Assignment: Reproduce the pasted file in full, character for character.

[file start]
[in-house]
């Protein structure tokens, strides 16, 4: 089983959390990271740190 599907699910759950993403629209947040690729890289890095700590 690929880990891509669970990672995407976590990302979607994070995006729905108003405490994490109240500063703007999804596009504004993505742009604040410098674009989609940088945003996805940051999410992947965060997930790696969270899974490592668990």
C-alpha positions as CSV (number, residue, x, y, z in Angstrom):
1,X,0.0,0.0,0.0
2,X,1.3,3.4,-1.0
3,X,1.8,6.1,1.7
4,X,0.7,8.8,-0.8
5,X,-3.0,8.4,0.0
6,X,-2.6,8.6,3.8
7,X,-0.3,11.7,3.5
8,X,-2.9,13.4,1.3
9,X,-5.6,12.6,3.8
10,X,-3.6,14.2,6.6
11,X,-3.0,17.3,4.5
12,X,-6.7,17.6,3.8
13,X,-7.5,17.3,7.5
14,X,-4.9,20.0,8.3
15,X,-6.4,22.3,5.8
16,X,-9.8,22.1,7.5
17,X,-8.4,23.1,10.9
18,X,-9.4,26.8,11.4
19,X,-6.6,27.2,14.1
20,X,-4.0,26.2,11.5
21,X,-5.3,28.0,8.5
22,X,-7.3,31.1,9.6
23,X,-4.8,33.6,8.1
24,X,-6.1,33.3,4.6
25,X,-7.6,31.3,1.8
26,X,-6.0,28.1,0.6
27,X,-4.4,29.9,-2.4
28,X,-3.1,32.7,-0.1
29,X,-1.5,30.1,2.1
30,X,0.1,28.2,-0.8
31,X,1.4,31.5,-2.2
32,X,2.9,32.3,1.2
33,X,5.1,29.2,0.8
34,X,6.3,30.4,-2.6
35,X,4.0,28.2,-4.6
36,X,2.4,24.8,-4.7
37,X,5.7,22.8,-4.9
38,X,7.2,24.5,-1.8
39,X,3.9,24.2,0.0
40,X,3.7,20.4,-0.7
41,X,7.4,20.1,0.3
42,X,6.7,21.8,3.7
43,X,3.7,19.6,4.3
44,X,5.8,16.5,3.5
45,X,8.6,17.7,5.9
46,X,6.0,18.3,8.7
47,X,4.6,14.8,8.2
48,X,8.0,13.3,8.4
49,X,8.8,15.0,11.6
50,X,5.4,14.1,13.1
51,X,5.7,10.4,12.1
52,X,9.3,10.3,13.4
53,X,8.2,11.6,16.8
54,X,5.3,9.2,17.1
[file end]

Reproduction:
[in-house]
């Protein structure tokens, strides 16, 4: 089983959390990271740190 599907699910759950993403629209947040690729890289890095700590 690929880990891509669970990672995407976590990302979607994070995006729905108003405490994490109240500063703007999804596009504004993505742009604040410098674009989609940088945003996805940051999410992947965060997930790696969270899974490592668990």
C-alpha positions as CSV (number, residue, x, y, z in Angstrom):
1,X,0.0,0.0,0.0
2,X,1.3,3.4,-1.0
3,X,1.8,6.1,1.7
4,X,0.7,8.8,-0.8
5,X,-3.0,8.4,0.0
6,X,-2.6,8.6,3.8
7,X,-0.3,11.7,3.5
8,X,-2.9,13.4,1.3
9,X,-5.6,12.6,3.8
10,X,-3.6,14.2,6.6
11,X,-3.0,17.3,4.5
12,X,-6.7,17.6,3.8
13,X,-7.5,17.3,7.5
14,X,-4.9,20.0,8.3
15,X,-6.4,22.3,5.8
16,X,-9.8,22.1,7.5
17,X,-8.4,23.1,10.9
18,X,-9.4,26.8,11.4
19,X,-6.6,27.2,14.1
20,X,-4.0,26.2,11.5
21,X,-5.3,28.0,8.5
22,X,-7.3,31.1,9.6
23,X,-4.8,33.6,8.1
24,X,-6.1,33.3,4.6
25,X,-7.6,31.3,1.8
26,X,-6.0,28.1,0.6
27,X,-4.4,29.9,-2.4
28,X,-3.1,32.7,-0.1
29,X,-1.5,30.1,2.1
30,X,0.1,28.2,-0.8
31,X,1.4,31.5,-2.2
32,X,2.9,32.3,1.2
33,X,5.1,29.2,0.8
34,X,6.3,30.4,-2.6
35,X,4.0,28.2,-4.6
36,X,2.4,24.8,-4.7
37,X,5.7,22.8,-4.9
38,X,7.2,24.5,-1.8
39,X,3.9,24.2,0.0
40,X,3.7,20.4,-0.7
41,X,7.4,20.1,0.3
42,X,6.7,21.8,3.7
43,X,3.7,19.6,4.3
44,X,5.8,16.5,3.5
45,X,8.6,17.7,5.9
46,X,6.0,18.3,8.7
47,X,4.6,14.8,8.2
48,X,8.0,13.3,8.4
49,X,8.8,15.0,11.6
50,X,5.4,14.1,13.1
51,X,5.7,10.4,12.1
52,X,9.3,10.3,13.4
53,X,8.2,11.6,16.8
54,X,5.3,9.2,17.1